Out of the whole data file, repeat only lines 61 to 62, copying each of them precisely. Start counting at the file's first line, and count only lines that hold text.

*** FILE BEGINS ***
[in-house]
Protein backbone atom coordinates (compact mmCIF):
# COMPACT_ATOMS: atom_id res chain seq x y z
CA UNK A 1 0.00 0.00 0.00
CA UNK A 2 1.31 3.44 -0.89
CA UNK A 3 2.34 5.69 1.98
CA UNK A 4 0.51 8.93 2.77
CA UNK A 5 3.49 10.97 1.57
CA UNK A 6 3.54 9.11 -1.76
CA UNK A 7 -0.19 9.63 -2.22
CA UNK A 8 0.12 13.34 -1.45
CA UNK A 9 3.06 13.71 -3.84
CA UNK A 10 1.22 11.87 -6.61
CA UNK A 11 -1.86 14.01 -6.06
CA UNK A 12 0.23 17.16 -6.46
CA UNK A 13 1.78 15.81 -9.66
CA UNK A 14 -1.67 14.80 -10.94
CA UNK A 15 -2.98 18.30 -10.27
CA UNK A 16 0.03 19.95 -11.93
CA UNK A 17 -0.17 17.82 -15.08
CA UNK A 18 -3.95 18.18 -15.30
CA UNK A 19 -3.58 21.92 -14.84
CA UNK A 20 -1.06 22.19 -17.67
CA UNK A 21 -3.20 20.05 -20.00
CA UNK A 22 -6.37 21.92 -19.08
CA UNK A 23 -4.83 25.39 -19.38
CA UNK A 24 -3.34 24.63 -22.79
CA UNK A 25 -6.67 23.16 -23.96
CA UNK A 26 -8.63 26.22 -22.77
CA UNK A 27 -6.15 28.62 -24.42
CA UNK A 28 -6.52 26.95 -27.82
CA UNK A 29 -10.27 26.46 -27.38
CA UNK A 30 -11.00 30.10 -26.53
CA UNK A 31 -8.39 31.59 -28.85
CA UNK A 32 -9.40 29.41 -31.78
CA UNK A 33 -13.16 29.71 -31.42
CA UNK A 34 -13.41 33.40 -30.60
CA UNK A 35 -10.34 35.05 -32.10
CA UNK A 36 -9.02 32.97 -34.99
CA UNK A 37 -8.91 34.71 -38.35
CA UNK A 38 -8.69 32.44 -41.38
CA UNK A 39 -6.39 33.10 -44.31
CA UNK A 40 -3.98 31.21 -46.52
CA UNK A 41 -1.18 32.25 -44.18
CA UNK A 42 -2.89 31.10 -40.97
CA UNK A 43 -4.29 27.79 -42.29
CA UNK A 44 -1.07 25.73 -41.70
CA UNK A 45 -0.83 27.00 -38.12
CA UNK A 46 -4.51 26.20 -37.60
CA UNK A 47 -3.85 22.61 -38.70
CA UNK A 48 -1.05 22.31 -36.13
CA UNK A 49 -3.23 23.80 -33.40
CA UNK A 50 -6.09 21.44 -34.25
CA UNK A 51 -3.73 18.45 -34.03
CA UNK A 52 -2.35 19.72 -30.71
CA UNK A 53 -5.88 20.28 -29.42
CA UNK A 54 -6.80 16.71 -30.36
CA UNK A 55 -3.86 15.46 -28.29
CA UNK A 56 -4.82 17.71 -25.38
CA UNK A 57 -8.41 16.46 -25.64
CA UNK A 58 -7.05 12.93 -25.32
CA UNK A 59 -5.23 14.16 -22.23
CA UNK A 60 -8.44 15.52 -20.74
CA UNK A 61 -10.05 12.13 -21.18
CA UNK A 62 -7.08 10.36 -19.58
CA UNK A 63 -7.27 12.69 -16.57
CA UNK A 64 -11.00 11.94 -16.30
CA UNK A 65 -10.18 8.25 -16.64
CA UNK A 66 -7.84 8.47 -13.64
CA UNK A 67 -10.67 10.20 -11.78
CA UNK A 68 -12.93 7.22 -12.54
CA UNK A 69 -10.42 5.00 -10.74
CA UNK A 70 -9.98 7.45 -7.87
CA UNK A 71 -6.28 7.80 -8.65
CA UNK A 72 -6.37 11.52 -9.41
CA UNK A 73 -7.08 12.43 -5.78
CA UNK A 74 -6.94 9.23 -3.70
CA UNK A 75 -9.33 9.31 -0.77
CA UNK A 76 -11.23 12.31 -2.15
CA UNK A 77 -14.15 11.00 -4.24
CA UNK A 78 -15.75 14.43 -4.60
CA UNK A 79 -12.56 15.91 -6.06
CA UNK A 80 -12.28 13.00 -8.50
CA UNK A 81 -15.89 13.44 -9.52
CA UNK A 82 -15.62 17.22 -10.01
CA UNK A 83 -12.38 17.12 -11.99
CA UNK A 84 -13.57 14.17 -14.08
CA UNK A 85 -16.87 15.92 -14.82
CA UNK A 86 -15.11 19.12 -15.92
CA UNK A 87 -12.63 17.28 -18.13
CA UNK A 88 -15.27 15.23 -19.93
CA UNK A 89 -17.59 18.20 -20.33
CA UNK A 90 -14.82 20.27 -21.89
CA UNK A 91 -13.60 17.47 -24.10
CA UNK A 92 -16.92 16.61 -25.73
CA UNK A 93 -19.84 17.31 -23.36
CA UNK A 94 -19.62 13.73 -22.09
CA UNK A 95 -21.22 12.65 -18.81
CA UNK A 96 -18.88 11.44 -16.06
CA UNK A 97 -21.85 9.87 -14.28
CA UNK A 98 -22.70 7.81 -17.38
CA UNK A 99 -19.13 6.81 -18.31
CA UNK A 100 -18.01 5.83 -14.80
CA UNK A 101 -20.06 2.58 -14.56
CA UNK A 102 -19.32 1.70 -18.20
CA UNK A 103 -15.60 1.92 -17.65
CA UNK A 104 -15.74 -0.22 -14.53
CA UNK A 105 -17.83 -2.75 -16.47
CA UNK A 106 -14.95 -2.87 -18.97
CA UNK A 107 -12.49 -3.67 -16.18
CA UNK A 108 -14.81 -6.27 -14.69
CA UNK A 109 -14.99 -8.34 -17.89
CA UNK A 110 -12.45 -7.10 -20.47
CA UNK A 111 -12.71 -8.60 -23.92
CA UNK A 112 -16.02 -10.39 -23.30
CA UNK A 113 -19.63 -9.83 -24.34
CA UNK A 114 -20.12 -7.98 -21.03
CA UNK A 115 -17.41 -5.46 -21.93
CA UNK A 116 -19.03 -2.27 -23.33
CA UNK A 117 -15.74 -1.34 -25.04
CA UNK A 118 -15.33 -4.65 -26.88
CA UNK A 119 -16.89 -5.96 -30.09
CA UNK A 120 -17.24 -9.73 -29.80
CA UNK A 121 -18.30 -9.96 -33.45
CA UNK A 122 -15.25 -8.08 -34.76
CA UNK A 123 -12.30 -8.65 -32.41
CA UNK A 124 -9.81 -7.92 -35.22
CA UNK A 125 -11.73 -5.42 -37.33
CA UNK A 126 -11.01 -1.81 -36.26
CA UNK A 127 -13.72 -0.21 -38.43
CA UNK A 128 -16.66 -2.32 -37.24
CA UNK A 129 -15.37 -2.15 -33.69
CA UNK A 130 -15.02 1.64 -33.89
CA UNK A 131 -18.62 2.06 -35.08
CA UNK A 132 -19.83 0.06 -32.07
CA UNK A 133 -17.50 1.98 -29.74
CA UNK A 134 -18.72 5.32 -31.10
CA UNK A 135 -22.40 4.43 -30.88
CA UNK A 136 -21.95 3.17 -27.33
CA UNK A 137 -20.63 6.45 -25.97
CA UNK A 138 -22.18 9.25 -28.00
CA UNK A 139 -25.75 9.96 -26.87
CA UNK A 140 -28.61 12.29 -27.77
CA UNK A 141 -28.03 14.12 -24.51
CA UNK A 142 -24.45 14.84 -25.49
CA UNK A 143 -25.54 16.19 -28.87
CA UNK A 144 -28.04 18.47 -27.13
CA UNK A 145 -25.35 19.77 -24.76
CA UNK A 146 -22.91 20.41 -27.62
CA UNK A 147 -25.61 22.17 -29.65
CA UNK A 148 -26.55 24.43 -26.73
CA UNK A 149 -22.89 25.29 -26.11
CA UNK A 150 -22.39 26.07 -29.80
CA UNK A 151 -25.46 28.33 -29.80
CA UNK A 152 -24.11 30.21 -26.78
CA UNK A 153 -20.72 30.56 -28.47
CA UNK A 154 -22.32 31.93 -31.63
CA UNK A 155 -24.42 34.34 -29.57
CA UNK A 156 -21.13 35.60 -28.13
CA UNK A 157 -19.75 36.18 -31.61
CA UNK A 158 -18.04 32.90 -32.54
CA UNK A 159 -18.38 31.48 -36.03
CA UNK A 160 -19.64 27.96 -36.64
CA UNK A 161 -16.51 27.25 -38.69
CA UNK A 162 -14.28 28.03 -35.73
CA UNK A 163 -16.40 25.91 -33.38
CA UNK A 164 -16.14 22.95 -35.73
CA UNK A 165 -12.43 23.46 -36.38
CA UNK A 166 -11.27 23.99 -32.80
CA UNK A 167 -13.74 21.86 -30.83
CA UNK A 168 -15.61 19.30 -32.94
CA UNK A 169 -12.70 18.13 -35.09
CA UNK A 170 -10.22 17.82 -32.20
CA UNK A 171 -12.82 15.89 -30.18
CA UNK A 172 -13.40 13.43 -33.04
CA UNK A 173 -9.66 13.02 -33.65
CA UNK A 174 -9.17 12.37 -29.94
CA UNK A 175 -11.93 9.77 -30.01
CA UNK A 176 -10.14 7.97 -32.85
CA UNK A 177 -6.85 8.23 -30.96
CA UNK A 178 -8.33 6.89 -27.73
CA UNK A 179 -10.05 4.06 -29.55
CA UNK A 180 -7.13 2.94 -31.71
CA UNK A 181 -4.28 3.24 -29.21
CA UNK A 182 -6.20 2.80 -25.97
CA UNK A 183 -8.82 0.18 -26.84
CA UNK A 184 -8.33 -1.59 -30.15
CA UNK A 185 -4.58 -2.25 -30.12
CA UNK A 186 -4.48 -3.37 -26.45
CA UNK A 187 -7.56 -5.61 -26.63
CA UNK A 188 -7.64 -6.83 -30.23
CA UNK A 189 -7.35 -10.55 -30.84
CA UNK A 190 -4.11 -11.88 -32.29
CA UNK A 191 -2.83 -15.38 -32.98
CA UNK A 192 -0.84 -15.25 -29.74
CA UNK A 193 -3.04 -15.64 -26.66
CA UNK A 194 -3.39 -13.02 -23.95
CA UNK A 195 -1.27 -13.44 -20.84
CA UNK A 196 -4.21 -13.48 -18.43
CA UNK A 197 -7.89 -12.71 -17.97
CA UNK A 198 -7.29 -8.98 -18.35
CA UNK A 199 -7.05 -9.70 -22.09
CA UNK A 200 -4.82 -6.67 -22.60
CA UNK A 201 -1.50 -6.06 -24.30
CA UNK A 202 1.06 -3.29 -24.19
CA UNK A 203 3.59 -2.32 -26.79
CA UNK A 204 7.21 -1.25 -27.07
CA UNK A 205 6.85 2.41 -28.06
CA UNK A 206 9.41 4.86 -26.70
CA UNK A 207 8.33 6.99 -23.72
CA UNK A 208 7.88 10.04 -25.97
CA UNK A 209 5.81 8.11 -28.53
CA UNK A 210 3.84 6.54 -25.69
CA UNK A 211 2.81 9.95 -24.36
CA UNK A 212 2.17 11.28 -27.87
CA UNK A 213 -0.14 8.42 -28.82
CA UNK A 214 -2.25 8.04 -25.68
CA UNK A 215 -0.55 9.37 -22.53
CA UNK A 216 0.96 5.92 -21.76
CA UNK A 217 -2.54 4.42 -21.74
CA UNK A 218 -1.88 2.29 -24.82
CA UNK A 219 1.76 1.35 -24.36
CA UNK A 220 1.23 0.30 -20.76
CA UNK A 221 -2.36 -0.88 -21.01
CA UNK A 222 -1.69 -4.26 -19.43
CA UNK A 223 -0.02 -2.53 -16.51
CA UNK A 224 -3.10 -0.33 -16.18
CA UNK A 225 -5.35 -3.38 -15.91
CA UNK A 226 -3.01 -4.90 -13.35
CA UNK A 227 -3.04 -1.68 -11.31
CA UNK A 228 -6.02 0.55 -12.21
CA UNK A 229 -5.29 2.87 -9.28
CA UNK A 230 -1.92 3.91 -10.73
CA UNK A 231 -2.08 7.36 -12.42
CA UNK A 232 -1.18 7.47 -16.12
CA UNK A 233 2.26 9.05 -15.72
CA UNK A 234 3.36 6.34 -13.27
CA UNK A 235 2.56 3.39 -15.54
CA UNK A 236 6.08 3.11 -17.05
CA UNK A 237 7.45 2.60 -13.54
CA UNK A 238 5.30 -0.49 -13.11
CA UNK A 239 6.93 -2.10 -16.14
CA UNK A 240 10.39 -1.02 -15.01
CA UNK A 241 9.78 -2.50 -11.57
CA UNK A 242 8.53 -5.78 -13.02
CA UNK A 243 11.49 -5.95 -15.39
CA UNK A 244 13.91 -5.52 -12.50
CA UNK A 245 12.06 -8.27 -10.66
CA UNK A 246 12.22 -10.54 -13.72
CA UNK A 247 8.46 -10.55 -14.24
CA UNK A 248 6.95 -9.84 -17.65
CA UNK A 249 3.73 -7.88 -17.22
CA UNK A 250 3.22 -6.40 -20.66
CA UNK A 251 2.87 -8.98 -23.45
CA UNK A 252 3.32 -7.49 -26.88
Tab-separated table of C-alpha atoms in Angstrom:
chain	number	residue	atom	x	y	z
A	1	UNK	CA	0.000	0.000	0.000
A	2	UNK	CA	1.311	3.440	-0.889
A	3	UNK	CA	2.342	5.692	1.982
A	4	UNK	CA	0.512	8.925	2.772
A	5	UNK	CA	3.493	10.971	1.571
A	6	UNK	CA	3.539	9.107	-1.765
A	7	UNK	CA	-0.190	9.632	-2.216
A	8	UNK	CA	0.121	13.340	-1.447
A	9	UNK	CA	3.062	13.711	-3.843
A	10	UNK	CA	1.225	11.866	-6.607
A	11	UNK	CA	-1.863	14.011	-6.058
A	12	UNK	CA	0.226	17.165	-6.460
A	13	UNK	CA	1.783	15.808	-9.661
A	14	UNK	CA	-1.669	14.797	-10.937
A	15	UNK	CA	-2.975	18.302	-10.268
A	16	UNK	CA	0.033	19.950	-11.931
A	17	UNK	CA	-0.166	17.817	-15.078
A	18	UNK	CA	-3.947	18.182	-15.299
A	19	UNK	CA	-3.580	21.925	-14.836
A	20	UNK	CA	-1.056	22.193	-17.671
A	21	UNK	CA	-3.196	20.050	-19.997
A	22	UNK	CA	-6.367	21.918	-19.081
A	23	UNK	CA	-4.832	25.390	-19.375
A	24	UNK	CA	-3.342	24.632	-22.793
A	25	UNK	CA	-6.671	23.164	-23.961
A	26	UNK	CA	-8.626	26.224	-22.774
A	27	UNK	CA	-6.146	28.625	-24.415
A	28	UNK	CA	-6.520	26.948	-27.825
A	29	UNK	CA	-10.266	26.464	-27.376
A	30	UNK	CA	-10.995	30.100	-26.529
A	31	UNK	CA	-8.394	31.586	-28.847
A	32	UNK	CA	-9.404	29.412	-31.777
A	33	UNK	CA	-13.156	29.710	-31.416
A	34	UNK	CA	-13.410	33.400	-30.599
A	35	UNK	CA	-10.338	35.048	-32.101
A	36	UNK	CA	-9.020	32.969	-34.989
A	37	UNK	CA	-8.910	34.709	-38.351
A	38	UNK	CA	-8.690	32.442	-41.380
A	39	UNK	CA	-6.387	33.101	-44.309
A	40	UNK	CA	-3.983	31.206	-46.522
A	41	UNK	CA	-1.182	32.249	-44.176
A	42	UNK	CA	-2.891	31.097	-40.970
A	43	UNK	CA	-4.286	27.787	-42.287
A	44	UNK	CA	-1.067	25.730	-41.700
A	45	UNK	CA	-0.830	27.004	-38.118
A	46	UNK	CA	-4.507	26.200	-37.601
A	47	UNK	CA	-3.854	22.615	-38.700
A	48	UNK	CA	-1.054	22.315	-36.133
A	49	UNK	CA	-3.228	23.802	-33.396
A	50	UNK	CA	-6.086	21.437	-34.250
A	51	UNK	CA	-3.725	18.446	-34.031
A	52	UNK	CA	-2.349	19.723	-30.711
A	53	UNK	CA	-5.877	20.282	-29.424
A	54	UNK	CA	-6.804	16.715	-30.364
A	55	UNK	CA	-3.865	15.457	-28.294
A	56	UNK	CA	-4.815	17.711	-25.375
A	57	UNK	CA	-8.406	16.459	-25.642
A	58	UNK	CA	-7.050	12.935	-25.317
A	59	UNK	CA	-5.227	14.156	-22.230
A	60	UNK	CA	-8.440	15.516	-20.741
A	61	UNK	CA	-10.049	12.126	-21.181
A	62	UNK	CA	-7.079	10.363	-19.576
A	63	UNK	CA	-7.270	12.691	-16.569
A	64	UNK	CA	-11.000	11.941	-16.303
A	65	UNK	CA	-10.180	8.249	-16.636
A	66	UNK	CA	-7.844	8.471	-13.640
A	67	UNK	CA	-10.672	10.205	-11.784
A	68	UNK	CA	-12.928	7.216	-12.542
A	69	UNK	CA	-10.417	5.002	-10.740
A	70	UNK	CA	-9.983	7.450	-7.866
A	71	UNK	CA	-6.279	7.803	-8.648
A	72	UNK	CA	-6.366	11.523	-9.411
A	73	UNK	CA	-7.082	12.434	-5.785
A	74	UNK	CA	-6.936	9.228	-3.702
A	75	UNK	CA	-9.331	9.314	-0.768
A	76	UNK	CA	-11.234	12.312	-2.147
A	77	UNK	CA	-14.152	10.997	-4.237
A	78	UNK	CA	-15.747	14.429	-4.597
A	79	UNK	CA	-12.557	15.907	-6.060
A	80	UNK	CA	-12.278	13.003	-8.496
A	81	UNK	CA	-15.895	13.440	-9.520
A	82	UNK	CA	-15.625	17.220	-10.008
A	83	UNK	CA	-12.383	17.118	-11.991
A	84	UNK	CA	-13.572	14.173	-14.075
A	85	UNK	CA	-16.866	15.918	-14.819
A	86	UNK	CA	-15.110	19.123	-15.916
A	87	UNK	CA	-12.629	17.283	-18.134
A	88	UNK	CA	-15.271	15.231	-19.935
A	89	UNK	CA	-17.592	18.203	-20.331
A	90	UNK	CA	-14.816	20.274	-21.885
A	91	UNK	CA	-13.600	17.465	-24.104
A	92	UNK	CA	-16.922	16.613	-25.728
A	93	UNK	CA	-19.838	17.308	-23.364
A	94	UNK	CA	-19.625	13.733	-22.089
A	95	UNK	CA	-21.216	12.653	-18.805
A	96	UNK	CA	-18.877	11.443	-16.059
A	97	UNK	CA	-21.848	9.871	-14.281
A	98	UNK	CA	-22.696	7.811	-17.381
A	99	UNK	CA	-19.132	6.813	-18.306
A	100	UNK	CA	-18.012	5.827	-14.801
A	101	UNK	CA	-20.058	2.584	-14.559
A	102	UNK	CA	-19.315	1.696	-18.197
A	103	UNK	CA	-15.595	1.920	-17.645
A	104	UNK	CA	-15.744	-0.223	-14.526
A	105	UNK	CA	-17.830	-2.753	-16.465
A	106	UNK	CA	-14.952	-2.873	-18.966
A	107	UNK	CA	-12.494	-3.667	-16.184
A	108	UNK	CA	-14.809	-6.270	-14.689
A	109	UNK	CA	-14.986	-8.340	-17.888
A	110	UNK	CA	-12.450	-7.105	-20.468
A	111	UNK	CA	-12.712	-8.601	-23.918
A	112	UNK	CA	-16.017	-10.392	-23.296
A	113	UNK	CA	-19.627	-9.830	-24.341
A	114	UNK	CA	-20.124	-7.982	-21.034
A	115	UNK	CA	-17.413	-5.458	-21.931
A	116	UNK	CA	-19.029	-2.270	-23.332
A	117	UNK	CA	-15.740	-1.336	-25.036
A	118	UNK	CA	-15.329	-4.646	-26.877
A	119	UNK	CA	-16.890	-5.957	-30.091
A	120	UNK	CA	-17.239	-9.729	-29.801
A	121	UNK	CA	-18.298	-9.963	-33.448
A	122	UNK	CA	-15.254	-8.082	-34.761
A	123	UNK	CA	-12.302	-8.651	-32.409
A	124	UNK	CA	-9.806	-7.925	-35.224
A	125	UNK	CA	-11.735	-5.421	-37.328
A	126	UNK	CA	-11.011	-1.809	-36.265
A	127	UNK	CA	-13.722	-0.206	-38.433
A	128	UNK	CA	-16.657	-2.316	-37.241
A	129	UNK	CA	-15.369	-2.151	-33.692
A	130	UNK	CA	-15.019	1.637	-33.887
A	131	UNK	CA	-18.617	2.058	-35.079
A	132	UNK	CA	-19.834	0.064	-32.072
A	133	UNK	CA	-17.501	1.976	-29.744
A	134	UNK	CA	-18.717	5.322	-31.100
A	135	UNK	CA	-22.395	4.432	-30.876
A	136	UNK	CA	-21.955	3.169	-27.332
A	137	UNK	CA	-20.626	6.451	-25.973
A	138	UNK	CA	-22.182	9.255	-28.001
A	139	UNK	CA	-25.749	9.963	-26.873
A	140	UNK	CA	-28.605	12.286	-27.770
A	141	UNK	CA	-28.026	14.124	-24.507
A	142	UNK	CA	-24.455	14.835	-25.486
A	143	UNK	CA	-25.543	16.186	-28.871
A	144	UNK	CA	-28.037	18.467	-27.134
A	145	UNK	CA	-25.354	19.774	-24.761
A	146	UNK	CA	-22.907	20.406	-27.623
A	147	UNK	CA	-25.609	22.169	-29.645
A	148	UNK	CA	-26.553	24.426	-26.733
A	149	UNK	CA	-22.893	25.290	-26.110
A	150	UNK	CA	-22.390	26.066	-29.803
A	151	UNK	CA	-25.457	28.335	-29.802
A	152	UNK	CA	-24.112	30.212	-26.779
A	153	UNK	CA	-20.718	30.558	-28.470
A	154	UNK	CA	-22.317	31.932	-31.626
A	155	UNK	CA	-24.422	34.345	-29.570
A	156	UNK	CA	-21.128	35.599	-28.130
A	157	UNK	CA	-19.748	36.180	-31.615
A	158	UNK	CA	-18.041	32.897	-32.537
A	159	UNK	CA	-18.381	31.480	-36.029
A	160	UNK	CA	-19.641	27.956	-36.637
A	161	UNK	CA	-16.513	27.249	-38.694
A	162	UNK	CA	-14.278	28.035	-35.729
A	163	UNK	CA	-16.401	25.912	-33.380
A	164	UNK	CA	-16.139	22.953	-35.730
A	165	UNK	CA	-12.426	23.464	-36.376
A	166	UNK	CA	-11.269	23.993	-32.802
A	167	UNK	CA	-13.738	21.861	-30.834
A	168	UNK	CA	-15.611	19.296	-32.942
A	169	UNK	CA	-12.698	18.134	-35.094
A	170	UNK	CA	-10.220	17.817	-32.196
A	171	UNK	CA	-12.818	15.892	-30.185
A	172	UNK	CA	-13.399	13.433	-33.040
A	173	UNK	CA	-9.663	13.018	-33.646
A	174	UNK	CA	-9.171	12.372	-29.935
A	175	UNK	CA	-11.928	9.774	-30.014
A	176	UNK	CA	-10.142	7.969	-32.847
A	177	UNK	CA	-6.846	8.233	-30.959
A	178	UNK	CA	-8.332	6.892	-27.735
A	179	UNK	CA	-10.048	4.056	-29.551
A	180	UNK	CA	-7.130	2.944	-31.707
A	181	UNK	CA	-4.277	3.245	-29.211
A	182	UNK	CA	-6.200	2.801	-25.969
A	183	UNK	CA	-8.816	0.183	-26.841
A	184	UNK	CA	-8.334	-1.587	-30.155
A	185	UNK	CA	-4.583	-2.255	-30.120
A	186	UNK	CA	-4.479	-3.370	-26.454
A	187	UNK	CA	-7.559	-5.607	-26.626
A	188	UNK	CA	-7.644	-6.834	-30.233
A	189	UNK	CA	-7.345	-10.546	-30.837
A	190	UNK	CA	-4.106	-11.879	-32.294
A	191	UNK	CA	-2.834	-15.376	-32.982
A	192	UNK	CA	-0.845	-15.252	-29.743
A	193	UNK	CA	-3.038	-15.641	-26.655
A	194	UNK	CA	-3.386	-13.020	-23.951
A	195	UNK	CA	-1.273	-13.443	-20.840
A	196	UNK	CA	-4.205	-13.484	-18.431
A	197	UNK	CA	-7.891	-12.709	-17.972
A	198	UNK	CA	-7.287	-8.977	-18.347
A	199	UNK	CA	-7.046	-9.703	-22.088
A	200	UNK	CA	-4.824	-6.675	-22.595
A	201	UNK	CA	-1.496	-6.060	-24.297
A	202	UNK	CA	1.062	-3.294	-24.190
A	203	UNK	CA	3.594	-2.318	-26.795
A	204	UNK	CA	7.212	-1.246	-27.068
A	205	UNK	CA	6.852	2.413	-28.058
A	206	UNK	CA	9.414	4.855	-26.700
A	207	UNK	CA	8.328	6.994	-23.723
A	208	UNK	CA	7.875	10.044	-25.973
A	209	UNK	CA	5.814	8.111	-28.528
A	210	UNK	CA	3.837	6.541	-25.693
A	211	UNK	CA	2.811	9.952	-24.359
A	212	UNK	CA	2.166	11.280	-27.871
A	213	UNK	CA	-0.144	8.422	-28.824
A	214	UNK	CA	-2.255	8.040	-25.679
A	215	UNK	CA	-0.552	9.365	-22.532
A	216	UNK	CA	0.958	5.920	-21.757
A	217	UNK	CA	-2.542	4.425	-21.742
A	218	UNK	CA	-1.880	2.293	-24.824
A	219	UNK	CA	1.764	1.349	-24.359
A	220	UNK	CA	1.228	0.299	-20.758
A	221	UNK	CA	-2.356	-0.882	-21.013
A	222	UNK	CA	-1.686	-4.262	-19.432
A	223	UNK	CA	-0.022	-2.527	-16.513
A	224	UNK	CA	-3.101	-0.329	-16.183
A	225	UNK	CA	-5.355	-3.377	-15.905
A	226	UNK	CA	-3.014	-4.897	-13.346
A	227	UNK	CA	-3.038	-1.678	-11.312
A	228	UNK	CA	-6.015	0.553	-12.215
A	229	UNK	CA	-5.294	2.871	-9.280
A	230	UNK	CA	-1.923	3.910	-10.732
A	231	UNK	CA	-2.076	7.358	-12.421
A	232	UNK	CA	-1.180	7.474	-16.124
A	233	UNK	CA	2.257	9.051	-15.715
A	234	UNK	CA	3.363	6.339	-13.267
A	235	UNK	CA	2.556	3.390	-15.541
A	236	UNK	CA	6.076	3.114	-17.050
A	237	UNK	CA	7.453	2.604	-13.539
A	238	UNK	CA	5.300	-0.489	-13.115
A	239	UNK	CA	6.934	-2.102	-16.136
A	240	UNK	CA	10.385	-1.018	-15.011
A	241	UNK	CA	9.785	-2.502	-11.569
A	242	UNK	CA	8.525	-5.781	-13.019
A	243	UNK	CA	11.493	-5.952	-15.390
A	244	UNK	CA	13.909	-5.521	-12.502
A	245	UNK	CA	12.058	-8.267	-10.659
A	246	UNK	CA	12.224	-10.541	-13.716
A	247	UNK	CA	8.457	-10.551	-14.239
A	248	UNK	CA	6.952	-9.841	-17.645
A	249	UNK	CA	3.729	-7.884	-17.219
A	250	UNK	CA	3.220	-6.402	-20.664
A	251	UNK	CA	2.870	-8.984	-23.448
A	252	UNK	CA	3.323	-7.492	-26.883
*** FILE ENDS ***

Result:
CA UNK A 58 -7.05 12.93 -25.32
CA UNK A 59 -5.23 14.16 -22.23